This literary mystery (256 pages) was published in March of 2017 by Houghton Mifflin Harcourt. The book takes you to Halifax, Nova Scotia. Melissa read My Darling Detective and loved it; it wouldn't be on our site if she didn't recommend it.
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This charming novel is an homage to noir detective stories and sparkling 1930s banter with elements of dramedy, historical fiction, love story, and procedural mystery.
The story opens with a bang — or, more accurately, a splat.
It’s 1977 in Halifax, Nova Scotia. A world-famous photograph is being auctioned off in a hotel ballroom. Just as the bidding starts, a woman flings a jar of ink at the photo. And after her subsequent arrest, we learn three important facts:
(1) Until a recent breakdown, she was the head librarian at the Halifax Free Library; now, she resides at the Nova Scotia Rest Hospital.
(2) Her son Jacob earns his keep acquiring landmark photos for a wealthy maven, and his mother’s outburst has put his employment in jeopardy.
(3) The detective assigned to investigate the ink-flinging incident is Jacob’s fiancée Martha, the darling detective of the title.
While Jacob tries to redeem himself with his employer, Martha is on a quest to understand what drove his mom to deface the photo. There’s also a parallel investigation into a cold case from 1945: an anti-Semitic police officer may have murdered two Jewish citizens. That case has a mysterious connection to Jacob’s mom, too.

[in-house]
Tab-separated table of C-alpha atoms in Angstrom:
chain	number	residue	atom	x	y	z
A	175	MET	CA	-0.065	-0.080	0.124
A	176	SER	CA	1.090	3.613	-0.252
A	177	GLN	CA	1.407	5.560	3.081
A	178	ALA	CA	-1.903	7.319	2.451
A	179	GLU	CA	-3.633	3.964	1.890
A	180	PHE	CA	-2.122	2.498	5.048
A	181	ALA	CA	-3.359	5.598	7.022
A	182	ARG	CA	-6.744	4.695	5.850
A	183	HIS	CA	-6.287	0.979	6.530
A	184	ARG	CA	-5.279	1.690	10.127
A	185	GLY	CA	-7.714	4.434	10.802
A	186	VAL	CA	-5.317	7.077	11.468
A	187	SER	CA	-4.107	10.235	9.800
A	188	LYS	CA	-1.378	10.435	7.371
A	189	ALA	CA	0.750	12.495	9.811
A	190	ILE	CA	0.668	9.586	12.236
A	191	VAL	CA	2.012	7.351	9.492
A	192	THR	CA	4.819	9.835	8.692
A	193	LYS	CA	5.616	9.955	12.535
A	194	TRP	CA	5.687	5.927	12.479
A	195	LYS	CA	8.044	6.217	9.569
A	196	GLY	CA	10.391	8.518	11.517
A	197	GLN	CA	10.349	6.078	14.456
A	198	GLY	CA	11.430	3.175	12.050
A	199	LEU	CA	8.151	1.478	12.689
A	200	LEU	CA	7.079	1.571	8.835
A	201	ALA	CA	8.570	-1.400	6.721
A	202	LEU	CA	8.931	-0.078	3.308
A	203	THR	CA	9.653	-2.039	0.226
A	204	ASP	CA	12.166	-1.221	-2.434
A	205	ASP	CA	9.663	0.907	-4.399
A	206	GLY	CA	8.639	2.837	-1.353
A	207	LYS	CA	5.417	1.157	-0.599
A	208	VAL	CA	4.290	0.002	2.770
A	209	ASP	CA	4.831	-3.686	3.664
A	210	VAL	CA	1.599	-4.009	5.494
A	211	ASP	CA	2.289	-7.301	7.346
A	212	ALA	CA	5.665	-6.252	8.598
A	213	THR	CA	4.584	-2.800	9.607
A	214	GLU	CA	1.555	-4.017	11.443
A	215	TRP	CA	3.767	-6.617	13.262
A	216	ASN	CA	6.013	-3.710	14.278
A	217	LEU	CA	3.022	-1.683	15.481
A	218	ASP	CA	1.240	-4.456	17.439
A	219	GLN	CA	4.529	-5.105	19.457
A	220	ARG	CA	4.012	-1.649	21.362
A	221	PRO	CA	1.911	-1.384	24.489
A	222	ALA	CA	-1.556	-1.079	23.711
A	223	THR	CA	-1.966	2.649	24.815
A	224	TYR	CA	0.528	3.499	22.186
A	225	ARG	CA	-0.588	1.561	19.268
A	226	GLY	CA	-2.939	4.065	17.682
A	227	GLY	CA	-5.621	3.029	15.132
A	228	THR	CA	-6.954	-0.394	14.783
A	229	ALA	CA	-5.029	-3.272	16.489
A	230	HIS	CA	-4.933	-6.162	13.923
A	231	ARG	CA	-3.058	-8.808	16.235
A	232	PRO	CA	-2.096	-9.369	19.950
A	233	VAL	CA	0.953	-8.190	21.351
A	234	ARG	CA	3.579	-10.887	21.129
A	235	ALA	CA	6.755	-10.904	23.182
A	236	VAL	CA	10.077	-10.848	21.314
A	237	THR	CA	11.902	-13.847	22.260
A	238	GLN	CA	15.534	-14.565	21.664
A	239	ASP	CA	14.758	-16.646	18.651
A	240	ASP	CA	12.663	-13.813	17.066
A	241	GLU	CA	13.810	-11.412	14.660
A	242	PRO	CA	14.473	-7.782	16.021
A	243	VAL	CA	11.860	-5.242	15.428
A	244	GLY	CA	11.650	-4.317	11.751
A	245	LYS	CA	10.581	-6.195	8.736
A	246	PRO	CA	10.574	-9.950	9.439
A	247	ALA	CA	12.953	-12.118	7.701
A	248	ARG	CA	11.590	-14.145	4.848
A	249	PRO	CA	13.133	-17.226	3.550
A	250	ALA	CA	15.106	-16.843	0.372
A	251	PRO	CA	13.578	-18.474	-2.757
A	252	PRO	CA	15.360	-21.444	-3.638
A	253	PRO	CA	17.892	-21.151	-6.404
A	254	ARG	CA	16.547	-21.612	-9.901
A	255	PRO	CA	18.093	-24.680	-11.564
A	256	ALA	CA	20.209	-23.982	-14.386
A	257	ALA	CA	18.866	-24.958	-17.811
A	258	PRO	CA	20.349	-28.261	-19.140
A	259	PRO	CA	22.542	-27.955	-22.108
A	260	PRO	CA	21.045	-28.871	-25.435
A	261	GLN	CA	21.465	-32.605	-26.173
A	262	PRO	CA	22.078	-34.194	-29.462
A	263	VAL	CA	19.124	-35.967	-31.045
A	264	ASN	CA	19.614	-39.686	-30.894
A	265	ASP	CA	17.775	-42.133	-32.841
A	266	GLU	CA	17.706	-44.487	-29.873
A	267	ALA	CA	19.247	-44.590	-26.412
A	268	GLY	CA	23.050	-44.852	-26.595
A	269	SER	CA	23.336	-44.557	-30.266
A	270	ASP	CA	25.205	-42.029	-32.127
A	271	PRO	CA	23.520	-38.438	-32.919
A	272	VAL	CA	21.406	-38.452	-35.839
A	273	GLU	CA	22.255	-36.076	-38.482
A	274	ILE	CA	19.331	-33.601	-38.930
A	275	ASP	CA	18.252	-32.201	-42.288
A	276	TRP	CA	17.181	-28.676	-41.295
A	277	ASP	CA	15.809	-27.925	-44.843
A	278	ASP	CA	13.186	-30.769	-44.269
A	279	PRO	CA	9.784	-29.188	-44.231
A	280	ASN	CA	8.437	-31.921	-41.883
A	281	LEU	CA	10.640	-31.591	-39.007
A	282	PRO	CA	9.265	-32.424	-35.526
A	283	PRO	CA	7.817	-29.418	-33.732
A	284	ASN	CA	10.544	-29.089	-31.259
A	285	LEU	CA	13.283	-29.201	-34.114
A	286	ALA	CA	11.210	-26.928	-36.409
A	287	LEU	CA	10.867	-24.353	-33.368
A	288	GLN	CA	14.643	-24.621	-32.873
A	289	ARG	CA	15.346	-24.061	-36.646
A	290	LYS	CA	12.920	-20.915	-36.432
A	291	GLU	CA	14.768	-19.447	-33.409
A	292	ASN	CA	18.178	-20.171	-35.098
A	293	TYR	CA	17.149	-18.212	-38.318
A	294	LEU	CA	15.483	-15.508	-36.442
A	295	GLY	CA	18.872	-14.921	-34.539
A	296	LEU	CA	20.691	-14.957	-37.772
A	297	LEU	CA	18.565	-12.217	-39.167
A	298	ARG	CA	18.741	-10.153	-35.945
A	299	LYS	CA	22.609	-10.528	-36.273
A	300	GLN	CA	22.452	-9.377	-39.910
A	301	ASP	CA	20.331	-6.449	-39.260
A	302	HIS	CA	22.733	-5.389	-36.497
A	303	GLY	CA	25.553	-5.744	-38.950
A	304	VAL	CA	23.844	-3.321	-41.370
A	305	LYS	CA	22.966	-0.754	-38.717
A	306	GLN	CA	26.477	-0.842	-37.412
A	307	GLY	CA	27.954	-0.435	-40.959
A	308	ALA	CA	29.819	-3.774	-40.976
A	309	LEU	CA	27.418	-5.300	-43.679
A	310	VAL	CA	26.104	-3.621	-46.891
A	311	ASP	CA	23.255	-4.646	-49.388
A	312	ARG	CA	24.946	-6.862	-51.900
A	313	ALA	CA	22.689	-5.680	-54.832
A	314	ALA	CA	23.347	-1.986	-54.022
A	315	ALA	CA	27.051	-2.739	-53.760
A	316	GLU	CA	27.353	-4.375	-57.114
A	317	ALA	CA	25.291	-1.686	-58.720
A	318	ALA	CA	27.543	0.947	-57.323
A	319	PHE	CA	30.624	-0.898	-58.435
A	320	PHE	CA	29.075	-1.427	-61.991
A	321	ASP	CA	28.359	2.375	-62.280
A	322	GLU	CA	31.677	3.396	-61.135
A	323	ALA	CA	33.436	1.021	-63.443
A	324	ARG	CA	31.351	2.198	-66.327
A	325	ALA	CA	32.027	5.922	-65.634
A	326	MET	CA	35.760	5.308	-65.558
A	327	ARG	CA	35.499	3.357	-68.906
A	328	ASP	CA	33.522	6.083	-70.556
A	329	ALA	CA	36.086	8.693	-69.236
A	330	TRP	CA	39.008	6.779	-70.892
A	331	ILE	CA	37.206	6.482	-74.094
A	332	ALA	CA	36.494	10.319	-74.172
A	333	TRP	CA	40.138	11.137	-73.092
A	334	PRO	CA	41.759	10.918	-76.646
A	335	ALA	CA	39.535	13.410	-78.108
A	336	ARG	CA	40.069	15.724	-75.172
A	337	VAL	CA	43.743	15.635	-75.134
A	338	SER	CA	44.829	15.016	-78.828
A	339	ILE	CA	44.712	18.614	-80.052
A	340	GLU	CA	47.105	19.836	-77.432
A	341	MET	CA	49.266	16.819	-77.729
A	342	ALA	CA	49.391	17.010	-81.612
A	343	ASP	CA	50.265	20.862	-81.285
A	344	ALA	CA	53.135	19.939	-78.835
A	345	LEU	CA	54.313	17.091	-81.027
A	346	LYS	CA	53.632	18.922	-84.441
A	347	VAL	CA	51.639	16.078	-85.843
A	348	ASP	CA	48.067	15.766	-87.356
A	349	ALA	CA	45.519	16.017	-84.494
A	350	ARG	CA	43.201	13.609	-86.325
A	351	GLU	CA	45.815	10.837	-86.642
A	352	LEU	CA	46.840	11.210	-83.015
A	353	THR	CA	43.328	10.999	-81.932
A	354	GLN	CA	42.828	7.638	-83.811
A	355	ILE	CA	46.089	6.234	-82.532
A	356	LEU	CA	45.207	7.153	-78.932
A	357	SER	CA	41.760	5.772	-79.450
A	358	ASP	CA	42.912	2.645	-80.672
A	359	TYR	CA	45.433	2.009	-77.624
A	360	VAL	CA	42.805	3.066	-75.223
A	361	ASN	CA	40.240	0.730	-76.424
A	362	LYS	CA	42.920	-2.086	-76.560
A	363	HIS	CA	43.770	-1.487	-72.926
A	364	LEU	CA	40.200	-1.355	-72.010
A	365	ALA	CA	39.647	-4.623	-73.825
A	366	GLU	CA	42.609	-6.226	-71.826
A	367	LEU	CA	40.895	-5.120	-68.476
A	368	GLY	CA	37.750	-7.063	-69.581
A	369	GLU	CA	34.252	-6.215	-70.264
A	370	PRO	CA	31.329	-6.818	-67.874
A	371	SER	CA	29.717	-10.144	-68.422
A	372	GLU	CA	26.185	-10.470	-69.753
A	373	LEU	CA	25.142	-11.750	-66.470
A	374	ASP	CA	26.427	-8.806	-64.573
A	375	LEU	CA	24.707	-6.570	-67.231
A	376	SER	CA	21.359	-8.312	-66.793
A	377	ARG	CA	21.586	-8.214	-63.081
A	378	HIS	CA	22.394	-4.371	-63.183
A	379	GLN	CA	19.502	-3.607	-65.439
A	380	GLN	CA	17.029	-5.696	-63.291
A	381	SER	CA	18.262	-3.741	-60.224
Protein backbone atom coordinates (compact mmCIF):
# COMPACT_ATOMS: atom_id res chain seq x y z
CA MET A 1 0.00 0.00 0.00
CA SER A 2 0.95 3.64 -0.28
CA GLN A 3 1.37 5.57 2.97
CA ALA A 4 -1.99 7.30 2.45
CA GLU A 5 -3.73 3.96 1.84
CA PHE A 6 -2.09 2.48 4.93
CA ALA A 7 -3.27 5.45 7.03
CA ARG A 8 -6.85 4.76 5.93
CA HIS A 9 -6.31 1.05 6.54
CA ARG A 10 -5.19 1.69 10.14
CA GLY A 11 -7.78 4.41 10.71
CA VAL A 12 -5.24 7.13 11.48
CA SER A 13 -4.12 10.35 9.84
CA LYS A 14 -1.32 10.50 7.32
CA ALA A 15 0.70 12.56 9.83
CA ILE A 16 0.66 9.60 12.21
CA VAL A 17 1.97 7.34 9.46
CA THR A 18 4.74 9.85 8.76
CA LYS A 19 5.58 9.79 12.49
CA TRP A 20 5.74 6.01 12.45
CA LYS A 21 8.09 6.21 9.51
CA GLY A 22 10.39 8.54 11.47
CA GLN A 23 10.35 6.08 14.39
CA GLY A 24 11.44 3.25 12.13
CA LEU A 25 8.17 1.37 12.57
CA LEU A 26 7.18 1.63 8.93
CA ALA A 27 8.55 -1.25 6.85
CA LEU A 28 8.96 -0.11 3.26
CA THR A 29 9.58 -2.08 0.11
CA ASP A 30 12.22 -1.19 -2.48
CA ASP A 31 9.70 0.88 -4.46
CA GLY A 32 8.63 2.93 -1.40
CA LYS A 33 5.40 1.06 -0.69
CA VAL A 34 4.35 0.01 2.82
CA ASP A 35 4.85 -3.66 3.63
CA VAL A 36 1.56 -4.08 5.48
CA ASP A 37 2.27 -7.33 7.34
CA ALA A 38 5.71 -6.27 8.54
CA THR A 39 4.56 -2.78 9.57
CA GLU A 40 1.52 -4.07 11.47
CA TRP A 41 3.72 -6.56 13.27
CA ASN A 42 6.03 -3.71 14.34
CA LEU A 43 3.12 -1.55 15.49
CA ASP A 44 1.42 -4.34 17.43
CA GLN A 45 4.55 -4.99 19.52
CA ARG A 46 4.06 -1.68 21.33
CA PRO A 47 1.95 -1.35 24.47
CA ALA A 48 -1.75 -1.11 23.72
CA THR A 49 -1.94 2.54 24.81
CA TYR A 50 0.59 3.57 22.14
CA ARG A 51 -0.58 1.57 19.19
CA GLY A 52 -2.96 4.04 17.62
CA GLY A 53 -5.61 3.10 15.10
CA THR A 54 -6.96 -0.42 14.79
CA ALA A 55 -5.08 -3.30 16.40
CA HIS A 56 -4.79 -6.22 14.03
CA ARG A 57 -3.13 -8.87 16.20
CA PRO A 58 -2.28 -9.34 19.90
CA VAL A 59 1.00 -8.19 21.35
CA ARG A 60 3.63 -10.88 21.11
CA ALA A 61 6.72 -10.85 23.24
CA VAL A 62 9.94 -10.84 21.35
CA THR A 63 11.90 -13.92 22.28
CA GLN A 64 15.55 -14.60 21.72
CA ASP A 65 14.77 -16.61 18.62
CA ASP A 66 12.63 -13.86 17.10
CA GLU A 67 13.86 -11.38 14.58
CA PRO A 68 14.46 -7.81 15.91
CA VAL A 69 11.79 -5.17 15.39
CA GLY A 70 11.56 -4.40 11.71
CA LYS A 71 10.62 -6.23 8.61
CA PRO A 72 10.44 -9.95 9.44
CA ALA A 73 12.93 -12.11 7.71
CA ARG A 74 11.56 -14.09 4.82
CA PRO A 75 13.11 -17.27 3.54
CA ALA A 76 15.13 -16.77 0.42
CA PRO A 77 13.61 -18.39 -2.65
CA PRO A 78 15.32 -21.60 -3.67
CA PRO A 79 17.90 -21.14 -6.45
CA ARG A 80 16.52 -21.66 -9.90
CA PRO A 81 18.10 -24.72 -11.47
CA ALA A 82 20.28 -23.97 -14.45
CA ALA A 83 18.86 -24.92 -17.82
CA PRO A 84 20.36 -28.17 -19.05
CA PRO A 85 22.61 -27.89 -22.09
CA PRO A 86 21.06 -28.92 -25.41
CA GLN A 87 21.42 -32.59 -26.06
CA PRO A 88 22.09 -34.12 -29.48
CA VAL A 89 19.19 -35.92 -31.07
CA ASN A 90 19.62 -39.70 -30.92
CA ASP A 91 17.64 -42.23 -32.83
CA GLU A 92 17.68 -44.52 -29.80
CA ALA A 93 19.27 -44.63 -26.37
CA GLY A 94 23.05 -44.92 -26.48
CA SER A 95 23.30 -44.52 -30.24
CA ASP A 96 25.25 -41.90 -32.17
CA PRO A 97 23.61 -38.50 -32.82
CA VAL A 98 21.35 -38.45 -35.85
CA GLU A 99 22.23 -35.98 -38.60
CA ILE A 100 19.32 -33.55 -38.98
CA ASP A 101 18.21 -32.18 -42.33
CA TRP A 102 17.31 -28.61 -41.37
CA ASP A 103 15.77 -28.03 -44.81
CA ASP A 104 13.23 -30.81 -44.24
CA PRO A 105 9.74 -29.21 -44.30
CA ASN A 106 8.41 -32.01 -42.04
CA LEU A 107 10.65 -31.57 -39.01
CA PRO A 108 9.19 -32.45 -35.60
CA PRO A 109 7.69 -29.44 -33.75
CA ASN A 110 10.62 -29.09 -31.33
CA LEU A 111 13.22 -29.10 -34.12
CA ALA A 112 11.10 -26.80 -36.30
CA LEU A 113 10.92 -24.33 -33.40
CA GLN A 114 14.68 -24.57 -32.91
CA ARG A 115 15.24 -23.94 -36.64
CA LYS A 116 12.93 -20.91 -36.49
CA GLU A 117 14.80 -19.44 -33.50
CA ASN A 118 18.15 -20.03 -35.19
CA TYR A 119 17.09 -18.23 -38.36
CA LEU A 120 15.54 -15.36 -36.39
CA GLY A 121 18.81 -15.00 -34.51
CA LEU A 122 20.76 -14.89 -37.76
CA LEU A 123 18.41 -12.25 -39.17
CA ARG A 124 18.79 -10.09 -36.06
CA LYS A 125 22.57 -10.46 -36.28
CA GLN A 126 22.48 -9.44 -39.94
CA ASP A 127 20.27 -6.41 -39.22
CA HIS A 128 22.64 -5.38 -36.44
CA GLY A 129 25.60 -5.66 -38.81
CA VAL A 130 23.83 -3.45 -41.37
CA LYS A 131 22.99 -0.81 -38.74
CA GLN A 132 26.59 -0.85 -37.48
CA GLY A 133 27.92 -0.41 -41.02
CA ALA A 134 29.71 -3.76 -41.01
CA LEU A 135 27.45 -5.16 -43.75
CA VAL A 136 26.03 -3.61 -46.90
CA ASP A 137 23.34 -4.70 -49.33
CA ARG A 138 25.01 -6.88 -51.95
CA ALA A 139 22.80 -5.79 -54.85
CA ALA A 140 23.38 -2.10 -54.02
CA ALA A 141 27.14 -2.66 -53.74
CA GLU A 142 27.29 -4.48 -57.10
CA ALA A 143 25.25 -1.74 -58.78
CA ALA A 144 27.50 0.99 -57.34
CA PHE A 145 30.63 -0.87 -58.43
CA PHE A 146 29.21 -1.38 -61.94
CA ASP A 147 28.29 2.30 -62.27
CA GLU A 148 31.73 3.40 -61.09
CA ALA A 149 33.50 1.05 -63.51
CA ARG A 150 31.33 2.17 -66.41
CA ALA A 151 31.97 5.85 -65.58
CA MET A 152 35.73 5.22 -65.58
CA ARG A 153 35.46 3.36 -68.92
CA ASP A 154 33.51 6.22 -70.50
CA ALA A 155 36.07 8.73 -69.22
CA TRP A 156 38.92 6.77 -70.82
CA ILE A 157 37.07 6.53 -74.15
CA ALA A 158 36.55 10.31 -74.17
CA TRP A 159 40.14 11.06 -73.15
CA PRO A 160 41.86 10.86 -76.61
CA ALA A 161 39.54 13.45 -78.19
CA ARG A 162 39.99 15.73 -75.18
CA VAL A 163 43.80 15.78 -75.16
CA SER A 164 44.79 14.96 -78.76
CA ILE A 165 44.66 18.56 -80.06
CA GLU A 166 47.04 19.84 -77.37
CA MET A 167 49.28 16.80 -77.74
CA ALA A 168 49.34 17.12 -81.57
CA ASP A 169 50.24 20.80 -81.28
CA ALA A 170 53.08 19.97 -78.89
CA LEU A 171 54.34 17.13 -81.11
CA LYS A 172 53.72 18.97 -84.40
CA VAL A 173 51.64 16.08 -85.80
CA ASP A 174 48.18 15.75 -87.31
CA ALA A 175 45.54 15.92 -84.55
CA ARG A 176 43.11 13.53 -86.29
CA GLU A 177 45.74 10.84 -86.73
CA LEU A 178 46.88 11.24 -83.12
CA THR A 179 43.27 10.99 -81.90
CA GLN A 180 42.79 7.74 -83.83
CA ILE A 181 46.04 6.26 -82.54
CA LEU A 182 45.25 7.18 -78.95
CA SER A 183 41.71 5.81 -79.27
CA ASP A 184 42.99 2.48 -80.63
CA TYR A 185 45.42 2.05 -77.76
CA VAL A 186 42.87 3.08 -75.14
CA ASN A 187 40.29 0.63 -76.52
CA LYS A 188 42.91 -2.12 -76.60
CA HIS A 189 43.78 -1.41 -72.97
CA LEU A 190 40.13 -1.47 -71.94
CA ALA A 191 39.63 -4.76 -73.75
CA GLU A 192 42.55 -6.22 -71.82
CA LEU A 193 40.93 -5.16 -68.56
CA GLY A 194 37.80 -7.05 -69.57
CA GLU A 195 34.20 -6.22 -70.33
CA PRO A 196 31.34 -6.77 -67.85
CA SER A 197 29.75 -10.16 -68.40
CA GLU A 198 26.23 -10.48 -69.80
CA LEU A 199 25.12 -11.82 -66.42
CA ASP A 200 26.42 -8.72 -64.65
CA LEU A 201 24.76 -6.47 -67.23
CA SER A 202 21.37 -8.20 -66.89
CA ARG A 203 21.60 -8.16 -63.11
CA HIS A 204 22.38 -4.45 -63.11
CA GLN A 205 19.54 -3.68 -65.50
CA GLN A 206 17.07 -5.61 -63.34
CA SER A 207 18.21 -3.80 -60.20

Although Jacob and Martha soon unearth some pretty dark family secrets, the book’s tone is a bit like a classic screwball comedy film with snappy dialogue, surprising revelations, and endearing side characters. It’s a pleasure to spend time among these people, even when they’re giving each other hard-to-hear advice.
You’ll also pick up fascinating detail about real-life photographers. The target of the ink-splattering incident is the famous photo Death on a Leipzig Balcony by Robert Capa, the best combat photographer in history. Jacob also goes on the hunt at auctions for photographs by August Salzmann, who famously shot archaeological expeditions in Jerusalem in the 1860s, and Eugene Courret, who’s celebrated for taking some of the earliest photos of Tahiti.
Author Howard Norman spent 16 years in Canada, setting most of his books in the Maritime Provinces. The real-life locations he weaves into the story give the characters and settings a lived-in feeling. Dare you to not want to spend an afternoon sipping a coffee at the nearby Wired Monk Bistro or browsing the stacks at the Halifax Free Library.
The auction was held at 5 p.m. in the street-level drawing room of the Lord Nelson Hotel, here in Halifax. ‘Death on a Leipzig Balcony’ by Robert Capa was the first item on the docket. The auctioneer had just said, ‘… taken on April 18, 1945,’ when my mother, Nora Ives — married name, Nora Ives Rigolet — walked almost casually up the center aisle and flung an open jar of black ink at the photograph. I heard, ‘No, it can’t be you!’ But it was my own voice, already trying to refute the incident. My mother was tackled to the floor by the auctioneer’s assistant. An octopus of ink sent tentacles down the glass. My mother was lifted roughly to her feet by two security guards and escorted from the room. And here I thought she was safely tucked away in Nova Scotia Rest Hospital, across the harbor in Dartmouth, room 340. — Howard Norman
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